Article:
'Little Bighorn Remembered' -- reconsidering Custer's last stand
November 3, 1999
(CNN) -- While the Battle of Little Bighorn made George Custer a legend, many forget its significance for Native Americans.
Lt. Col. George Armstrong Custer's infamous "Last Stand" on June 25, 1876, wasn't simply a conflict between whites and American Indians. It was also a fight between Indian tribes.
"What remains largely untold is the story of the Indians," writes Herman J. Viola, curator emeritus of the Smithsonian Institution and author of the new and comprehensive book "Little Bighorn Remembered: The Untold Indian Story of Custer's Last Stand" (Times Books/Random House, $45).
"Lost in all the fascination about Custer and his doomed command, Viola writes, "are the Arikara and Crow warriors who rode at his side that day." Similarly, "the Indians who defeated Custer have fared poorly in the romantic literature."
The new book offers the oral histories of Native Americans previously shared only among tribe members -- passed directly from grandparent to grandchild. "Here is their story," writes Viola.
Among questions the book attempts to answer is why the Crow and Arikara ("ah-REE-ka-ra") joined Custer's cavalry. According to Viola, the choice seemed clear-cut at the time: Struggling from disease and dwindling numbers, they wanted to preserve their tribes from their longtime enemies, the stronger and heavily armed Lakota and Cheyenne. But questions persist, about their alliance with the government troops.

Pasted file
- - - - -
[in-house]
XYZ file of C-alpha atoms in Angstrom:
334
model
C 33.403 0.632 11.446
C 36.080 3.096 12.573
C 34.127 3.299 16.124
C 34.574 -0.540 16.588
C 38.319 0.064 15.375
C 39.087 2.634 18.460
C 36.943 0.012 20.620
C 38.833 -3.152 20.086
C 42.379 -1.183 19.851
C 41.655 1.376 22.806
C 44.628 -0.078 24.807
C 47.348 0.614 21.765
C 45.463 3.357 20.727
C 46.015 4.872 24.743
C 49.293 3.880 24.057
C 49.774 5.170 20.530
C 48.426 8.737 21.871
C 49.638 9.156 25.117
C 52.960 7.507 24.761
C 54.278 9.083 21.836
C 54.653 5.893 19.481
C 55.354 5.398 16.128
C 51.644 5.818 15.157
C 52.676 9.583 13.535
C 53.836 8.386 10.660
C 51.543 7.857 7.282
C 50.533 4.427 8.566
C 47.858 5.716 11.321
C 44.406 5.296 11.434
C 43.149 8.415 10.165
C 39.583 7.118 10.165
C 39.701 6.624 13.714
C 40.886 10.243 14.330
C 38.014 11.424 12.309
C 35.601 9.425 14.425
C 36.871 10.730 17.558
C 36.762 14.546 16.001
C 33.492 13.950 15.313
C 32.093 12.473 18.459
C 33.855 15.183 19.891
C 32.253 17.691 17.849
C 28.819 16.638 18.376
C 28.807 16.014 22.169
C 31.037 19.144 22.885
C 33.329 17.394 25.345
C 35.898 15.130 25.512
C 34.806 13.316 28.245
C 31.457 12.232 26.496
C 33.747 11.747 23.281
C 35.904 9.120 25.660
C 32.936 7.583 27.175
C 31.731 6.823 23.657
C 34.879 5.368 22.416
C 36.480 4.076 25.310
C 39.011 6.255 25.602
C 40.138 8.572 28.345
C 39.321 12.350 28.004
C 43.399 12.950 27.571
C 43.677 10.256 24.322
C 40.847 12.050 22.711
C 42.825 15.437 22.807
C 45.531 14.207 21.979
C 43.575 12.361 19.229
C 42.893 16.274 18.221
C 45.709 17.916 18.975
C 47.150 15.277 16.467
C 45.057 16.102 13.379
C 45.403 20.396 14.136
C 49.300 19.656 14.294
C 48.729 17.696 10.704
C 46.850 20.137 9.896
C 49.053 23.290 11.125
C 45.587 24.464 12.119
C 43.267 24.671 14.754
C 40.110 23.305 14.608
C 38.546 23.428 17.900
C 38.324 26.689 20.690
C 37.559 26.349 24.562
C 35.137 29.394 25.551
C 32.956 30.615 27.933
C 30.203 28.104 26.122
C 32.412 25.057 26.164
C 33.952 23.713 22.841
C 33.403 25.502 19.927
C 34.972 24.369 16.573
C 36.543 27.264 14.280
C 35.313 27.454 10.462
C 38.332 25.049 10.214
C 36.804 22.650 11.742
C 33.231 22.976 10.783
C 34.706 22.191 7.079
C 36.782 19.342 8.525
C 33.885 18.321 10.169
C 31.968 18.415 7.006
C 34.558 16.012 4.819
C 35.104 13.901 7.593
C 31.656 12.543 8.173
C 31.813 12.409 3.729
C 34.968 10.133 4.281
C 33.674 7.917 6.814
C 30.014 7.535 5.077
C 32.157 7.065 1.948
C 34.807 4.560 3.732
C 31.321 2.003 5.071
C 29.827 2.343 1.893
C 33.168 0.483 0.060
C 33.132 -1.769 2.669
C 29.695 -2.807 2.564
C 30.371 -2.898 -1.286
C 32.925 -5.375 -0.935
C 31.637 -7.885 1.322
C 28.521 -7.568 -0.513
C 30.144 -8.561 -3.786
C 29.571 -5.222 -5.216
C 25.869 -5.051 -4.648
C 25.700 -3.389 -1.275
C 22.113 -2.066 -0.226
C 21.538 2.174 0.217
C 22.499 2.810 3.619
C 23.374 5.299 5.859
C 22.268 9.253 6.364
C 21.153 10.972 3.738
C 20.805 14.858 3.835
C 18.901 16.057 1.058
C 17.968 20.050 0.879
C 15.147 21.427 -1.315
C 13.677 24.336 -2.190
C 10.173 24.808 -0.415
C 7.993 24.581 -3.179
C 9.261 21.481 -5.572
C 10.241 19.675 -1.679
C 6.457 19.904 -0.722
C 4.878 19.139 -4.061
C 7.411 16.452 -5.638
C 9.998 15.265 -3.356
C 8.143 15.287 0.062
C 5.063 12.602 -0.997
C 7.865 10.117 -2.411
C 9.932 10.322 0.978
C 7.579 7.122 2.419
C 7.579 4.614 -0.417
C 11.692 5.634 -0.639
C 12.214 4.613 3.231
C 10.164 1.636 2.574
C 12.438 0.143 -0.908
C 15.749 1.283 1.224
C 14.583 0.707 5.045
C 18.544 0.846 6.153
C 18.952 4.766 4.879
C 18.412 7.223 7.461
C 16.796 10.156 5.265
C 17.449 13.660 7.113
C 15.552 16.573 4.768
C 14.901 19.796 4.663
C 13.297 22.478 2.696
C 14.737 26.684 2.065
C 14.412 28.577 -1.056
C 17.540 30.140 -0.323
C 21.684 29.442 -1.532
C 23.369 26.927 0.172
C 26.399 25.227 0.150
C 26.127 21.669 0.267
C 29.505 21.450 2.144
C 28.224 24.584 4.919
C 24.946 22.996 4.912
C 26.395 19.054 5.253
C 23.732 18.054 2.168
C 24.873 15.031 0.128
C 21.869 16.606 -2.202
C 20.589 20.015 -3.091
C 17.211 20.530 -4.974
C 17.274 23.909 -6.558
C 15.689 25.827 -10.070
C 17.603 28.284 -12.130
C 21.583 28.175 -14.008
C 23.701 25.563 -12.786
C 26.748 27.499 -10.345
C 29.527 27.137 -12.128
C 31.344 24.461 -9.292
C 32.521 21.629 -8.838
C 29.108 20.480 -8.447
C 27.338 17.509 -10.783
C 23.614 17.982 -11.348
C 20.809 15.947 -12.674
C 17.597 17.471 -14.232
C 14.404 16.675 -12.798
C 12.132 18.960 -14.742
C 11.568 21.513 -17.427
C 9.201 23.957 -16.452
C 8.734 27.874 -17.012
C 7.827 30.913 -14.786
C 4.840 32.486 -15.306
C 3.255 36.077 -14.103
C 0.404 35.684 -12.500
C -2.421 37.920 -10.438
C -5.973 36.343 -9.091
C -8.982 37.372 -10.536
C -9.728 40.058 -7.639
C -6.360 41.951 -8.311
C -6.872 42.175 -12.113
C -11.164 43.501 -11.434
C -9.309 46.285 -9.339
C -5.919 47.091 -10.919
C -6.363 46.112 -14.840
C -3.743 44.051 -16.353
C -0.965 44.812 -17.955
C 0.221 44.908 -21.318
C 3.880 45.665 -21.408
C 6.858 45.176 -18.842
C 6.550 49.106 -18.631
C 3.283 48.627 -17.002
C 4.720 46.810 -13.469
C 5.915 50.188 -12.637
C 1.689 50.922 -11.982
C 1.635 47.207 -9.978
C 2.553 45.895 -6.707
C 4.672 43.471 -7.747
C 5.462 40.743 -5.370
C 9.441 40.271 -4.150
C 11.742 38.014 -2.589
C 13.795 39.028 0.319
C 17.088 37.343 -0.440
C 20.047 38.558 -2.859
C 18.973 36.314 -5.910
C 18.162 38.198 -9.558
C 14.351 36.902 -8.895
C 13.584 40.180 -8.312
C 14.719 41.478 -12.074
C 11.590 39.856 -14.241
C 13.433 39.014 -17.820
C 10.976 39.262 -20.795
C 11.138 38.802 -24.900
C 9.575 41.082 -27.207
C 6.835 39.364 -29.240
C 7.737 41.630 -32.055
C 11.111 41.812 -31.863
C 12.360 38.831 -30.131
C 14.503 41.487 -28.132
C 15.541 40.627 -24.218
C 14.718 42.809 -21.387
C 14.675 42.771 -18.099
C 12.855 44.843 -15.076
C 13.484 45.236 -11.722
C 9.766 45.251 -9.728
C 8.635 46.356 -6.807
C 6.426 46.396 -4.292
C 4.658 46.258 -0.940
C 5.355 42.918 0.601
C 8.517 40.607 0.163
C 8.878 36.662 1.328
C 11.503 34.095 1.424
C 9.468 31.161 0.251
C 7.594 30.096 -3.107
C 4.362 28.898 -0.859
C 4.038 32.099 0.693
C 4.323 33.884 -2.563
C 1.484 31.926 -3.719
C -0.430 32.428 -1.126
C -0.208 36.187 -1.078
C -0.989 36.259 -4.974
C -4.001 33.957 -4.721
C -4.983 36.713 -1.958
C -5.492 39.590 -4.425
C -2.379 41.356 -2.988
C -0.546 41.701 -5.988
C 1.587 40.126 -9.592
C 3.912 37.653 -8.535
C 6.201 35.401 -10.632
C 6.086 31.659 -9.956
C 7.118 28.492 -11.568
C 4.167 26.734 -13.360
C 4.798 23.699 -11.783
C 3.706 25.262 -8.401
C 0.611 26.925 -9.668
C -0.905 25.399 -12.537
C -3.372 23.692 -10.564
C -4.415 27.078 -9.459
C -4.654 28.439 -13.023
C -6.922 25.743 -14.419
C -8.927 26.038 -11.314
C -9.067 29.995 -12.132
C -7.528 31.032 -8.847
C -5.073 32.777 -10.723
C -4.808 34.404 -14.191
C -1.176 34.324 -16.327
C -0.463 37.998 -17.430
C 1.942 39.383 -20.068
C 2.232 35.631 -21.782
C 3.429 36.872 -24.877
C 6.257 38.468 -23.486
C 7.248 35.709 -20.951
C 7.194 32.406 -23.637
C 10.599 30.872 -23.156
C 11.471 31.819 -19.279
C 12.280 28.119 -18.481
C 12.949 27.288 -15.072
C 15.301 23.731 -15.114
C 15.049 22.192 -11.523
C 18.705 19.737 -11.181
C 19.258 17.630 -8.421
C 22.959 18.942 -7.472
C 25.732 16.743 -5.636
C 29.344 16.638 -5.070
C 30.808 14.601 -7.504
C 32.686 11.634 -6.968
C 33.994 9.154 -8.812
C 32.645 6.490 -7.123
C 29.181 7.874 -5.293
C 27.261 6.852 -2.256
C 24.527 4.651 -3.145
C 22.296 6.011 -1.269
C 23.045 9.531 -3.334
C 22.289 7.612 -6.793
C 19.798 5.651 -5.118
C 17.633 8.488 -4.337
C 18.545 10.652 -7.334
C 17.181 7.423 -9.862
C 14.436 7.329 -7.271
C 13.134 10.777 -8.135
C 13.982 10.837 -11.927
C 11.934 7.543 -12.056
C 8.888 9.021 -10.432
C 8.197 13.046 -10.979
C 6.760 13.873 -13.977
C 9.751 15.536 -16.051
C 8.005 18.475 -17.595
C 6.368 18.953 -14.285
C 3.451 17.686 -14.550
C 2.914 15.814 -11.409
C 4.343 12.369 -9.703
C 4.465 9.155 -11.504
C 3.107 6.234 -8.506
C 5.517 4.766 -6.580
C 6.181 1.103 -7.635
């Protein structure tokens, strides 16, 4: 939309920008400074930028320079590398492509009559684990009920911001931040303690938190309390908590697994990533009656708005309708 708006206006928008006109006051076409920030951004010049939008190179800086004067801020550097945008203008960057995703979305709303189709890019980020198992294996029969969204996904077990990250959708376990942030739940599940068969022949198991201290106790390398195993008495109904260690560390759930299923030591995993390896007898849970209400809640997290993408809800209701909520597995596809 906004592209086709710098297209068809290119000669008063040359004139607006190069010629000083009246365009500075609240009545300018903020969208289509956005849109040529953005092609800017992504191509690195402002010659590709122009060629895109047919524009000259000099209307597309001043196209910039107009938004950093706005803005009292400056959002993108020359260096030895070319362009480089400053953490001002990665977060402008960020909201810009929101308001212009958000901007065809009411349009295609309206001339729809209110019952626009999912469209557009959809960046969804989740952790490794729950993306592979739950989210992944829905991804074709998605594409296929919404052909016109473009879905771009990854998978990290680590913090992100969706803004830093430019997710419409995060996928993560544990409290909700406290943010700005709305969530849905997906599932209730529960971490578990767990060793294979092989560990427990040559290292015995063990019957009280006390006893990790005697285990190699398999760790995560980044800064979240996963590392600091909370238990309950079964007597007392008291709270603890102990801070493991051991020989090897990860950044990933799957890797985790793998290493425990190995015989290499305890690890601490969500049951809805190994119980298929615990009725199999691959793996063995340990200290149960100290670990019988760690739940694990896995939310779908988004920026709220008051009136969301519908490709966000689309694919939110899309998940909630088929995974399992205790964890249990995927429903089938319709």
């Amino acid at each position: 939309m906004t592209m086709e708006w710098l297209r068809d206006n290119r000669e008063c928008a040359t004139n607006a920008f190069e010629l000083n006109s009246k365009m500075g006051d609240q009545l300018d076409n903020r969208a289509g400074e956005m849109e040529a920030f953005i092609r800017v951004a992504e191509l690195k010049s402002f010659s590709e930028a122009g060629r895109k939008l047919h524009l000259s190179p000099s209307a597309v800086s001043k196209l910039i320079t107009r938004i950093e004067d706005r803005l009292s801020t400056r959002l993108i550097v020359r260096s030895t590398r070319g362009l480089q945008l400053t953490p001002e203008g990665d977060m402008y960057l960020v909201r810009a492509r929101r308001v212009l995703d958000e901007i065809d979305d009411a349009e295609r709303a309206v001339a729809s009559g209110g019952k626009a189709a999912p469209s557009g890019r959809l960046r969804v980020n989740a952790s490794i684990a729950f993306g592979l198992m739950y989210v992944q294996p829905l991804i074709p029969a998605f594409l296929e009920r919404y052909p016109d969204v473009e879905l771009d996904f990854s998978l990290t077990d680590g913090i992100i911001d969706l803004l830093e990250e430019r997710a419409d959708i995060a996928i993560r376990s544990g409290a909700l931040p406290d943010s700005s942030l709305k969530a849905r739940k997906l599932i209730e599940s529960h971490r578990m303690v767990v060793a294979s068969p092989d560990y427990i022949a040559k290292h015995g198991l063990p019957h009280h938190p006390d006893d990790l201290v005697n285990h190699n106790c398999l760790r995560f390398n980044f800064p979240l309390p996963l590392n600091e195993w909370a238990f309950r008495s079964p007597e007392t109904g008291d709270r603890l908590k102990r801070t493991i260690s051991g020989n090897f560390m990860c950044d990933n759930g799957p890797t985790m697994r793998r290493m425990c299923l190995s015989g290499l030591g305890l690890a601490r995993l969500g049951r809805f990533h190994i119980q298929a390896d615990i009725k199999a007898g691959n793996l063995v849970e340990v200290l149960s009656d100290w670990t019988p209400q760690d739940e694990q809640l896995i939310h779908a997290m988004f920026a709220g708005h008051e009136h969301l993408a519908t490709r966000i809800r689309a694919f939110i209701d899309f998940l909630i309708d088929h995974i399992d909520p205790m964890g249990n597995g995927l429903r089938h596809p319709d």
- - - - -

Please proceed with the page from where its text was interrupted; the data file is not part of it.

Old story, new views of it
The book is published in coordination with a History Channel special about Little Bighorn, scheduled to air December 3 at 8 p.m. ET. The book includes several unique elements.
Before it, Custer had made a promise not to fight the Cheyenne. He broke that promise. And "the cosmic meaning of the Indian victory at Little Bighorn," Viola writes, "is the clearest in the often repeated story of Custer's broken vows." To the Cheyenne, "the inevitable outcome -- Custer's personal annihilation and all the consequences -- was proof of the working of great spiritual power."
Viola, a former director of the Smithsonian Institution's National Anthropological Archives, has documented the history of Native Americans for more than 25 years. He's the author of "After Columbus," "North American Indians," and "It is a Good Day to Die."
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